Redrick, M. (9 April, 2015) Why Women Compete With Other Women, Huffington Post

 

Sheppard, L.D. and Aquino, K. (2017) A Theory of Female Same-Sex Conflict and Its Problematization in Organizations, June 2014, Journal of Management, 43 (3), pg. 691-715

 

Statista (2018) Share of Americans Who Have Been Victims of Sexual Harassment as of 2017, Statista 


Workplace Bullying Institute (2017) 2017 WBI U.S. Workplace Bullying Survey, Workplace Bullying Institute


 

Comments (4)

1. Bettina Voigt said on 4/8/18 - 05:46AM
Great blog Ellen! Great information and very insightful! I really hope this helps those that are bullied as well as empowers them to discuss and report! Tina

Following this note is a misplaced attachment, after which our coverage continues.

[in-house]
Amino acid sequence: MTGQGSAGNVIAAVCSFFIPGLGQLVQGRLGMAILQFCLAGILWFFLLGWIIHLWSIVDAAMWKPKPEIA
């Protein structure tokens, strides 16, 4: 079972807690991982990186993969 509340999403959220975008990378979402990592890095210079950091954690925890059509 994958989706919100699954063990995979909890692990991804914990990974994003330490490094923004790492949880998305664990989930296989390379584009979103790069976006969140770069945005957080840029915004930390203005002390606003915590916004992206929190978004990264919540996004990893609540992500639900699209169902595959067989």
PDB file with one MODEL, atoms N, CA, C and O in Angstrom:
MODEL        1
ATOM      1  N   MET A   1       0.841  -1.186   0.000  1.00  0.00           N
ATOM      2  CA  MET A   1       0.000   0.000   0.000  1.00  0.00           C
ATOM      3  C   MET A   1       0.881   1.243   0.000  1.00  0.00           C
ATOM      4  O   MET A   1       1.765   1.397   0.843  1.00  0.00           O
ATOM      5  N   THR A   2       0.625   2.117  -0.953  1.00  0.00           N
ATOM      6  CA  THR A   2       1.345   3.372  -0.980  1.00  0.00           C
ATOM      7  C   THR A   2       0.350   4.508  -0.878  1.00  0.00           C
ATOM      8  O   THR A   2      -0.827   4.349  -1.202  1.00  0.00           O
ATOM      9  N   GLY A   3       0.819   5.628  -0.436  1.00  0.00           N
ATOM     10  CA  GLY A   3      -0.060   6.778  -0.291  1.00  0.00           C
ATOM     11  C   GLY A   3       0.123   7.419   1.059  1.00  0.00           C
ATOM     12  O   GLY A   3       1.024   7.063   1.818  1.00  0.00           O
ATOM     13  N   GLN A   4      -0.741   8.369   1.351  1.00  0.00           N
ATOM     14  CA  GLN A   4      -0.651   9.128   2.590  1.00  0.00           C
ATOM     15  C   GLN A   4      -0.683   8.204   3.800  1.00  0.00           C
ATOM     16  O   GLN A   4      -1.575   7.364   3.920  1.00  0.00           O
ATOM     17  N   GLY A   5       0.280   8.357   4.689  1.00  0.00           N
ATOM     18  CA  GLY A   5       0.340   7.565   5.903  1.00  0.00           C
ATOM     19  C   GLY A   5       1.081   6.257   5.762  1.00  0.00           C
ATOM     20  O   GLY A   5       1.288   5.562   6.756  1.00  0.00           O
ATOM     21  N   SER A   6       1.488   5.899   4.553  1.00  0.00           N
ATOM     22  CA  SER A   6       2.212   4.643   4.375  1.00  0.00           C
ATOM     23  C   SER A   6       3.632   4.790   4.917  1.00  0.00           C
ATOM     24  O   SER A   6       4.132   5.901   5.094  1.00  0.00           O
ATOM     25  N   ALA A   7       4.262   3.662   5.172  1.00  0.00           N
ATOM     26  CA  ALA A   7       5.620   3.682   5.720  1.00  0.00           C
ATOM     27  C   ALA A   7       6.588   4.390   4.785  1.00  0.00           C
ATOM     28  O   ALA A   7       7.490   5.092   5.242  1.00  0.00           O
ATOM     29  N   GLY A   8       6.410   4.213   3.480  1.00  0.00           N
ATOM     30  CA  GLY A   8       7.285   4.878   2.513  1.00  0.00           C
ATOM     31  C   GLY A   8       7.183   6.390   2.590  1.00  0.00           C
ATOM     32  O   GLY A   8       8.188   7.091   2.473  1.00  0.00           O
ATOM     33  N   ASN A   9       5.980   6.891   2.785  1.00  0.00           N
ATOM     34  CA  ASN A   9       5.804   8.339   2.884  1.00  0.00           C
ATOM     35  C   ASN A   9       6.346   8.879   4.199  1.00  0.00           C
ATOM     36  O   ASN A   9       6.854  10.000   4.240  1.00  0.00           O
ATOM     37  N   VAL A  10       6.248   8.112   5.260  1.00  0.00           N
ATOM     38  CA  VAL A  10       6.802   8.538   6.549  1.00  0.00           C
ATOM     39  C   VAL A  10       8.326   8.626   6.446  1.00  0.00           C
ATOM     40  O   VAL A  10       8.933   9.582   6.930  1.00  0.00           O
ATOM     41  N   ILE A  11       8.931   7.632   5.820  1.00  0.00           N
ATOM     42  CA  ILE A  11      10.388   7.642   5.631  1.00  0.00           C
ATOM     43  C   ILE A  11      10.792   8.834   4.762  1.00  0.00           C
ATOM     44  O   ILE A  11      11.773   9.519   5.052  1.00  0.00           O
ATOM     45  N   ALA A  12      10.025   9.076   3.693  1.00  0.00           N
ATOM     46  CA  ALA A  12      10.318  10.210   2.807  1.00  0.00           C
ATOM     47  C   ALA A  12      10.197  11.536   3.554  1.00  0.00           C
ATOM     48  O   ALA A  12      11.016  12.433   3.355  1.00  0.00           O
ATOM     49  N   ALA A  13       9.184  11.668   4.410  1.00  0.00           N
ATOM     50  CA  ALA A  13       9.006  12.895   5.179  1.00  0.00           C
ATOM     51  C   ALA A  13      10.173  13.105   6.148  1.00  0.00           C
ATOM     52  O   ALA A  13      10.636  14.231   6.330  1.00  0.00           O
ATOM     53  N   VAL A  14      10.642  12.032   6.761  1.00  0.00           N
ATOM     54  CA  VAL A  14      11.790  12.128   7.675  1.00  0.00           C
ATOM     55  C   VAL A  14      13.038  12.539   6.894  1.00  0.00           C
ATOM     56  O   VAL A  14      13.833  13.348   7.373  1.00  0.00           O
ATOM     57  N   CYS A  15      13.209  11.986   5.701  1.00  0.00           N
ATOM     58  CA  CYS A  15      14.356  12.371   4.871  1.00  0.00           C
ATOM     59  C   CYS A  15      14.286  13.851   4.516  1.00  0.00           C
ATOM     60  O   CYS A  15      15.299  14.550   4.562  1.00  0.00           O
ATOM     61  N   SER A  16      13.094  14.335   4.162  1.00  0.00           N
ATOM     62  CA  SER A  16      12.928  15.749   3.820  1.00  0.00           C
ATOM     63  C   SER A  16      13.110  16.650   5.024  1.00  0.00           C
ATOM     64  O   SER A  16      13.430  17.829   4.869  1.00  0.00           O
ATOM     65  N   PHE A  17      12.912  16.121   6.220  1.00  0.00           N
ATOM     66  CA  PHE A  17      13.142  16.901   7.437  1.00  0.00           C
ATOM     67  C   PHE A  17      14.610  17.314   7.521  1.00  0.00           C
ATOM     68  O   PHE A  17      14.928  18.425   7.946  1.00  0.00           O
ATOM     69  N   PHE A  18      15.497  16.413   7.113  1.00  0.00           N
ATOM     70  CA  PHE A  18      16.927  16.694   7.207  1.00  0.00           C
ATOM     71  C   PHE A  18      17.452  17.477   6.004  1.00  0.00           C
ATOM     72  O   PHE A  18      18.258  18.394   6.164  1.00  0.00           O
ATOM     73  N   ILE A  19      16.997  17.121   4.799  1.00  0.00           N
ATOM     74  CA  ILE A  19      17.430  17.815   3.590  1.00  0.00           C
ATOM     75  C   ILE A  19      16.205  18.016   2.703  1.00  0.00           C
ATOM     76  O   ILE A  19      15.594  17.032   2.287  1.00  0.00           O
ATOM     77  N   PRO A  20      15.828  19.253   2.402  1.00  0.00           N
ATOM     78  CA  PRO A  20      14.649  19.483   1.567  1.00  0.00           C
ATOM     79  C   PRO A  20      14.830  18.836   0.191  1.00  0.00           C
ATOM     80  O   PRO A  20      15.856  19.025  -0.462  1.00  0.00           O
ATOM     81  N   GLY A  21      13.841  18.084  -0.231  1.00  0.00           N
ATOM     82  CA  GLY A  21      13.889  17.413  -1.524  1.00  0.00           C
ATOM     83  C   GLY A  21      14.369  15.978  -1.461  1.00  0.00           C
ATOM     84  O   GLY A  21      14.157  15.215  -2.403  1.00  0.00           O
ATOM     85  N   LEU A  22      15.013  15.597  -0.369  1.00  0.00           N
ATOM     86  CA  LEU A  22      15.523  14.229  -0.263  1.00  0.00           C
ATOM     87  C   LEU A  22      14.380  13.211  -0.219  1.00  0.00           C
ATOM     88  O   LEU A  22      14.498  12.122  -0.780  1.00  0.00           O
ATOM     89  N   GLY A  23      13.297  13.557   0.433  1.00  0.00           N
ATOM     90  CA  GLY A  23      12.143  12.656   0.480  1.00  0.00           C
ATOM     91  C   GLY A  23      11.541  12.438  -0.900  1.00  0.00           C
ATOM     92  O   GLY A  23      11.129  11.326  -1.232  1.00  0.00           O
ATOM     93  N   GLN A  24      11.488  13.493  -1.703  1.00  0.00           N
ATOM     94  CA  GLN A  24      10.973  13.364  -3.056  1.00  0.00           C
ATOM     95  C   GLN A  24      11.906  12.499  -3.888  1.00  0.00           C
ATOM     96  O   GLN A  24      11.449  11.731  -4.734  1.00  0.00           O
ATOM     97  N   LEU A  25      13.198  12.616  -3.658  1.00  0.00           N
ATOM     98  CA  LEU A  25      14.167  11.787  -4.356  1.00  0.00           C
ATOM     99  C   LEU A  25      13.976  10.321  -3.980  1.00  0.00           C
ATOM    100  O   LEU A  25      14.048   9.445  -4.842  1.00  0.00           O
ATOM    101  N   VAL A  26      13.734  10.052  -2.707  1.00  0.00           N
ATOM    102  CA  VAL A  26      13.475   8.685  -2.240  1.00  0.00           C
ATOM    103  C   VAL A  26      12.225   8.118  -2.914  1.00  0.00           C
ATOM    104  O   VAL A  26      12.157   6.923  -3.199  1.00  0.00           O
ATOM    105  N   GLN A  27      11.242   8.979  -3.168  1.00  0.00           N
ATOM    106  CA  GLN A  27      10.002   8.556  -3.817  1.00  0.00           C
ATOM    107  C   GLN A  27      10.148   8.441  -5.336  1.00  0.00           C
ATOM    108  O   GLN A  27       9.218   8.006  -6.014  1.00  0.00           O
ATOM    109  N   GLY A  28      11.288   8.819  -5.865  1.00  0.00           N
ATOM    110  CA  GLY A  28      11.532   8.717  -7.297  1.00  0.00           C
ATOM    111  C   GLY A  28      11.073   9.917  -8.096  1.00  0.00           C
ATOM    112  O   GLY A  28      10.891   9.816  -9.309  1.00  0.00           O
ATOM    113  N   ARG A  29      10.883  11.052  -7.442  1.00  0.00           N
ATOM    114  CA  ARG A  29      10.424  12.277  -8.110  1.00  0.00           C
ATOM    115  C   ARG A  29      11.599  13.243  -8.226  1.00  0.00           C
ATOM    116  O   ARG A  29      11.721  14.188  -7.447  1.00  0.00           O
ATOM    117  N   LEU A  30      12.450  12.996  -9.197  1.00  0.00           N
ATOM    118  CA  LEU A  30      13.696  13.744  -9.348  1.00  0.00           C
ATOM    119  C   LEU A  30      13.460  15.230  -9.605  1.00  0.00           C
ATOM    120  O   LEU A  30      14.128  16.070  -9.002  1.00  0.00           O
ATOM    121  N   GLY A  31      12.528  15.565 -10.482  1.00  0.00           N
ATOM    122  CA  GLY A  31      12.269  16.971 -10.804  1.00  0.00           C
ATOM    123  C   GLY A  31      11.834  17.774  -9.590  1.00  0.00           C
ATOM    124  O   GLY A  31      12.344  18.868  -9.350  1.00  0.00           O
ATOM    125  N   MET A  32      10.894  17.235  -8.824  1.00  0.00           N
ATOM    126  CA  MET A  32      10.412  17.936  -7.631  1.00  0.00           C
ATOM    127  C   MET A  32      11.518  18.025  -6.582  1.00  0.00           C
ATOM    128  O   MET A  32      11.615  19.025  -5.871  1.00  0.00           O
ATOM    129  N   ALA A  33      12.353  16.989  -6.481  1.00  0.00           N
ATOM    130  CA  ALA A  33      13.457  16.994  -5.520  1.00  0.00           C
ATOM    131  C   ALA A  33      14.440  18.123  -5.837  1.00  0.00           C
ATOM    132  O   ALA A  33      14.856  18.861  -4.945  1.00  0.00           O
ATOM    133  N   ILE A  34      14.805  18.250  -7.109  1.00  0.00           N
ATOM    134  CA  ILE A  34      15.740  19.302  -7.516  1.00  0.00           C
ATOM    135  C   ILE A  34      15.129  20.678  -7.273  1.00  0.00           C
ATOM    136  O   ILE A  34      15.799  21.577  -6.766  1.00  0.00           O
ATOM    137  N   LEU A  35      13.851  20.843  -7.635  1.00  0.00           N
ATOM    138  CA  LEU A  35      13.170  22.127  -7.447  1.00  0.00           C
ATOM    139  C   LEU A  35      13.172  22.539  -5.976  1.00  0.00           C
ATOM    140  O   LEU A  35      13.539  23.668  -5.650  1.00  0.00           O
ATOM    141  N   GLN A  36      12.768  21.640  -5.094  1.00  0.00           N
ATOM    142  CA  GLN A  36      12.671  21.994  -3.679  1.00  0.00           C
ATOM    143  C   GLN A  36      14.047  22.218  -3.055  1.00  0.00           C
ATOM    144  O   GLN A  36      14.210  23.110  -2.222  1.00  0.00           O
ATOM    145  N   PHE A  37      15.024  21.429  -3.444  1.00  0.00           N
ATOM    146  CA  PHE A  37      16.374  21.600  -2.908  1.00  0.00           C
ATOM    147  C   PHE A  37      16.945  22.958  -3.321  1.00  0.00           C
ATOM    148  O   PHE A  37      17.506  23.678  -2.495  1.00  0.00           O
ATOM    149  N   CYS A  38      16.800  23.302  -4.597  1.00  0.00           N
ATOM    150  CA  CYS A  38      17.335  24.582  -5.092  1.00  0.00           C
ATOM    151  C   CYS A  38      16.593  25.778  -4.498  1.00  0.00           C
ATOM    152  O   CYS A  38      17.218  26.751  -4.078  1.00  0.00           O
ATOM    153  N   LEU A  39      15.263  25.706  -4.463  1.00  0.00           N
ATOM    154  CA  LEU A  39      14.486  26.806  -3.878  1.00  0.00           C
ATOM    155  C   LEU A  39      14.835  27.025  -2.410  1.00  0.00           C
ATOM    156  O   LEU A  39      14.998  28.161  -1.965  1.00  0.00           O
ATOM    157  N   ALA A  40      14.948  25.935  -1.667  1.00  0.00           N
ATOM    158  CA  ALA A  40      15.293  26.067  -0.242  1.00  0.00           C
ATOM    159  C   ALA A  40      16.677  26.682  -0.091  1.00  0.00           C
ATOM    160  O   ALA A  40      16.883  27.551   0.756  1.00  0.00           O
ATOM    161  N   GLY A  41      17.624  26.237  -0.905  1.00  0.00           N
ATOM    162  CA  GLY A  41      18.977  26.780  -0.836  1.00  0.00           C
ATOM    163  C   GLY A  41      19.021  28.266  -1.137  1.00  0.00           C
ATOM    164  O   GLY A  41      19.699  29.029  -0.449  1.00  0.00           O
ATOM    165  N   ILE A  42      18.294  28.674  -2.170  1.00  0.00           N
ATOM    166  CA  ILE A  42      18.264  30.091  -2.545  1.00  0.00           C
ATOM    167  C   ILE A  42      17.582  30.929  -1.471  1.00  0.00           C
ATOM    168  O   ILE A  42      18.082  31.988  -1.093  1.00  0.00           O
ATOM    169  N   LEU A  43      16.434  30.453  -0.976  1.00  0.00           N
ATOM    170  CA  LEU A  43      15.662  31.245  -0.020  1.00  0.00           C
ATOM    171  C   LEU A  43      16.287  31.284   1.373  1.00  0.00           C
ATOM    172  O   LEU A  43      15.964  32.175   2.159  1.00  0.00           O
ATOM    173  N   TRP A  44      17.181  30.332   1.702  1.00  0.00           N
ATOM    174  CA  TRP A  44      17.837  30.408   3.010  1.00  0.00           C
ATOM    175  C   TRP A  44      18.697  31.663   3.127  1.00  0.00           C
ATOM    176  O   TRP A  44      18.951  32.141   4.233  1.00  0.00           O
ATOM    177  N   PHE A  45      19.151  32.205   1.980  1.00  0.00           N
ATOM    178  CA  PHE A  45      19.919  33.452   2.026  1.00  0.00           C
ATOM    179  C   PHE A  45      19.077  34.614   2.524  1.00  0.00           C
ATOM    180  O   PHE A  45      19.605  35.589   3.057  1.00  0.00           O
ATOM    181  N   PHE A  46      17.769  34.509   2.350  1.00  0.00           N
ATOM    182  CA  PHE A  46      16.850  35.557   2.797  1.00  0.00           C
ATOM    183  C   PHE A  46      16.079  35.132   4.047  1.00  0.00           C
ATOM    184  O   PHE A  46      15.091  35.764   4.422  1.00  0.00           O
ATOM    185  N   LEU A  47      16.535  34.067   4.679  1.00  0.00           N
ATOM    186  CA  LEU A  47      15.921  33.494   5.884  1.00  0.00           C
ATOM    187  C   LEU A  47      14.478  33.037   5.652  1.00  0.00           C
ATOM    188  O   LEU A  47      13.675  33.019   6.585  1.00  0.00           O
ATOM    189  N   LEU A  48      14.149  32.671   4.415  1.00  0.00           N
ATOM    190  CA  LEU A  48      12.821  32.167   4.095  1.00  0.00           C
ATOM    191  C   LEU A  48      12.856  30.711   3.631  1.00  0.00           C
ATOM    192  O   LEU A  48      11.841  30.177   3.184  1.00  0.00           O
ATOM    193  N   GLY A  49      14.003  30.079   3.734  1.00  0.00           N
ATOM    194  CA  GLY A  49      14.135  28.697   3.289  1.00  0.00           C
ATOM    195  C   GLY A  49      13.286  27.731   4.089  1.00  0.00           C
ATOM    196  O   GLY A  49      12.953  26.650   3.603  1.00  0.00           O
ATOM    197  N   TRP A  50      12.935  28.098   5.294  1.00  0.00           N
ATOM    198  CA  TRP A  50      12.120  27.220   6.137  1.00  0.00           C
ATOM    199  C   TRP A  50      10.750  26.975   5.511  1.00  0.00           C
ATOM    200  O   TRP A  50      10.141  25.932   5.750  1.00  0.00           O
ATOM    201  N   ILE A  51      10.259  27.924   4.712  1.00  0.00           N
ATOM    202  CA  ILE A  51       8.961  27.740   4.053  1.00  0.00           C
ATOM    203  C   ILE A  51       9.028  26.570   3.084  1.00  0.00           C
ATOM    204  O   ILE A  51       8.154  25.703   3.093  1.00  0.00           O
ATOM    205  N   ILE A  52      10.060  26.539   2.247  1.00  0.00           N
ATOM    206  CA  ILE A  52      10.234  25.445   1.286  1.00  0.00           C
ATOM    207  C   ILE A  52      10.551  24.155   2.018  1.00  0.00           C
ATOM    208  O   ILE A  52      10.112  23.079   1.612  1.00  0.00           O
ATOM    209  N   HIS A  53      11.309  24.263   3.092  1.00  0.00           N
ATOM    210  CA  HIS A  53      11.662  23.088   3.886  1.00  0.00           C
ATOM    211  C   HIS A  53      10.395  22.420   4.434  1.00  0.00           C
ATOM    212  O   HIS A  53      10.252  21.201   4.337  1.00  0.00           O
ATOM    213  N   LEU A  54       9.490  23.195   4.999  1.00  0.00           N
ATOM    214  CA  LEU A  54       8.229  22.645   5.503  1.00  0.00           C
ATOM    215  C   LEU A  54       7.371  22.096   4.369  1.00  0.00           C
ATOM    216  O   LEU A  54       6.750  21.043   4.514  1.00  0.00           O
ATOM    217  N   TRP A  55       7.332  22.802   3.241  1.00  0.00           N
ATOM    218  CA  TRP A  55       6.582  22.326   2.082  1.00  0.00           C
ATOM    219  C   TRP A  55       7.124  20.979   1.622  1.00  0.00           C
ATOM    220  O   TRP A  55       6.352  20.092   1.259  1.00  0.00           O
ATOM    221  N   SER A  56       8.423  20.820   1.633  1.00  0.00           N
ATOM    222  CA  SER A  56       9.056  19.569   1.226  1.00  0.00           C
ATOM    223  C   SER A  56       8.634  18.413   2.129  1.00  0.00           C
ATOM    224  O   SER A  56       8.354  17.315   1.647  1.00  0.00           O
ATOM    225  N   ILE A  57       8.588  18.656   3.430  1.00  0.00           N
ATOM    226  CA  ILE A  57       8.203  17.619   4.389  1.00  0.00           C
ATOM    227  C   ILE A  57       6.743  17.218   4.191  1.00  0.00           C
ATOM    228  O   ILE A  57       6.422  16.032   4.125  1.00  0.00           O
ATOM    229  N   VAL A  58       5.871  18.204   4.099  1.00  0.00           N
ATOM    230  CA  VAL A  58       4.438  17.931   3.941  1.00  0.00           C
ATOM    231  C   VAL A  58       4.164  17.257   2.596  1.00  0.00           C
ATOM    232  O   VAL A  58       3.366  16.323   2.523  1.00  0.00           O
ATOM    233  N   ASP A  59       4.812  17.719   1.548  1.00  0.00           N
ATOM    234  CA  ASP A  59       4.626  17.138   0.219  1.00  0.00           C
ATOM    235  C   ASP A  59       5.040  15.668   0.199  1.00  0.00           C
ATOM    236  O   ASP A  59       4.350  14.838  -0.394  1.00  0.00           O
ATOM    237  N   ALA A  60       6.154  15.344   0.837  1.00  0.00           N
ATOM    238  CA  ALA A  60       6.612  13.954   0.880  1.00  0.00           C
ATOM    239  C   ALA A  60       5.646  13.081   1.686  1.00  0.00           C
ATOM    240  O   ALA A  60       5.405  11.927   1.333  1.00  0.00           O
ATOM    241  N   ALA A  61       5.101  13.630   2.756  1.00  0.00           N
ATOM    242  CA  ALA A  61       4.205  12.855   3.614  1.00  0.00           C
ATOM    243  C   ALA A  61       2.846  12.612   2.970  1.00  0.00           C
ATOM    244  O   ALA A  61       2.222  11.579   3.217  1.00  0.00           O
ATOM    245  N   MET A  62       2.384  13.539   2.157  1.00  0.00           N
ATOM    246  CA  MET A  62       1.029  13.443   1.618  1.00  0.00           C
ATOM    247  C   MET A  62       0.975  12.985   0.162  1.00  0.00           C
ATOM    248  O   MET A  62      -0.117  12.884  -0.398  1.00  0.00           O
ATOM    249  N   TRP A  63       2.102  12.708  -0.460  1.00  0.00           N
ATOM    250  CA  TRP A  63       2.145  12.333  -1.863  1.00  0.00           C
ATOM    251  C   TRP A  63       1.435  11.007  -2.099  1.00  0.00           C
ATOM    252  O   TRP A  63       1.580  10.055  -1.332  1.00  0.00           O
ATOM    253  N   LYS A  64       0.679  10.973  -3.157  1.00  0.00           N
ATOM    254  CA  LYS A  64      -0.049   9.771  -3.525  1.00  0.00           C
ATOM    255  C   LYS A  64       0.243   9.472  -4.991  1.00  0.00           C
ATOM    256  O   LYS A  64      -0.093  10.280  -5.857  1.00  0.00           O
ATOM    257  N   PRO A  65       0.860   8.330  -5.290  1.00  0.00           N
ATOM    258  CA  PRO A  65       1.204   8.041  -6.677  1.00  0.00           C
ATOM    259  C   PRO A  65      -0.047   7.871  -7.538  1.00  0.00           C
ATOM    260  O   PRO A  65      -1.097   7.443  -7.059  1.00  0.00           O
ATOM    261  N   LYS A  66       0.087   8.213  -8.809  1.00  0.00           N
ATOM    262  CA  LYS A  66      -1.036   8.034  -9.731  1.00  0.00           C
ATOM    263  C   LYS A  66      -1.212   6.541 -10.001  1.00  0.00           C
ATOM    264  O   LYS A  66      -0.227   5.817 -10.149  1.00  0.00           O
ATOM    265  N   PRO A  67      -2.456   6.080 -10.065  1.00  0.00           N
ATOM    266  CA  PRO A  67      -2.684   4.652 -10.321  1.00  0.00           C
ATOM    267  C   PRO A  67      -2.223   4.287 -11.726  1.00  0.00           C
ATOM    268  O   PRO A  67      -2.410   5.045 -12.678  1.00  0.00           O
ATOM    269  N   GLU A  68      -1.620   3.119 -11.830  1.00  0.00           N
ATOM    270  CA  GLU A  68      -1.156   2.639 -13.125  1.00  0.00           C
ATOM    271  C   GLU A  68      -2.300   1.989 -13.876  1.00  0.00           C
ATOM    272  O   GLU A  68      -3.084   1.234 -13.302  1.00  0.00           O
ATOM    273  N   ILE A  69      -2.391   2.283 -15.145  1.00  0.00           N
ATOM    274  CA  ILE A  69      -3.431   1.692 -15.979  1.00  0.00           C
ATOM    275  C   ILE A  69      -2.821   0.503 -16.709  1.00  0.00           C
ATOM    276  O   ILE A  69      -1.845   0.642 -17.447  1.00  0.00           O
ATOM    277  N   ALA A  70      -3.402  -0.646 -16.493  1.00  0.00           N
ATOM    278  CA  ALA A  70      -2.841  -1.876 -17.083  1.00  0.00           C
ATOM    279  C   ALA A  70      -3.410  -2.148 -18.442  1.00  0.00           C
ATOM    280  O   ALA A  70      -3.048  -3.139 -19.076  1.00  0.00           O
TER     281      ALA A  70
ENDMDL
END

2. E.Wright said on 4/8/18 - 08:52PM
Thank you for taking the time to write about a topic that not too many write about. When I first enter the field I had a horrible experience. However, I didn't realize how toxic it was until I quit and other colleagues that had left the organization shared the same experience. many of us were interns trying to learn and complete our hours. This article is so helpful and empowering.
3. Ellen Fink-Samnick, MSW ACSW LCSW CCM CRP said on 4/9/18 - 05:19AM
The validation of these experiences continues to be so disheartening to hear. In our health and behavioral health realm, it continues to be alarming that so much energy has to be wasted on these negatives interactions; they take away from the quality of the client/patient experience. The behaviors also put all at risk. Understanding the dynamics fosters awareness, so we can call the behaviors out and address. The response for this latest blog has been powerful! #StopBullying #Empower, #MustDoBetter
4. Chriss Wheeler said on 4/18/18 - 09:58PM
Great article Ellen. Thank you!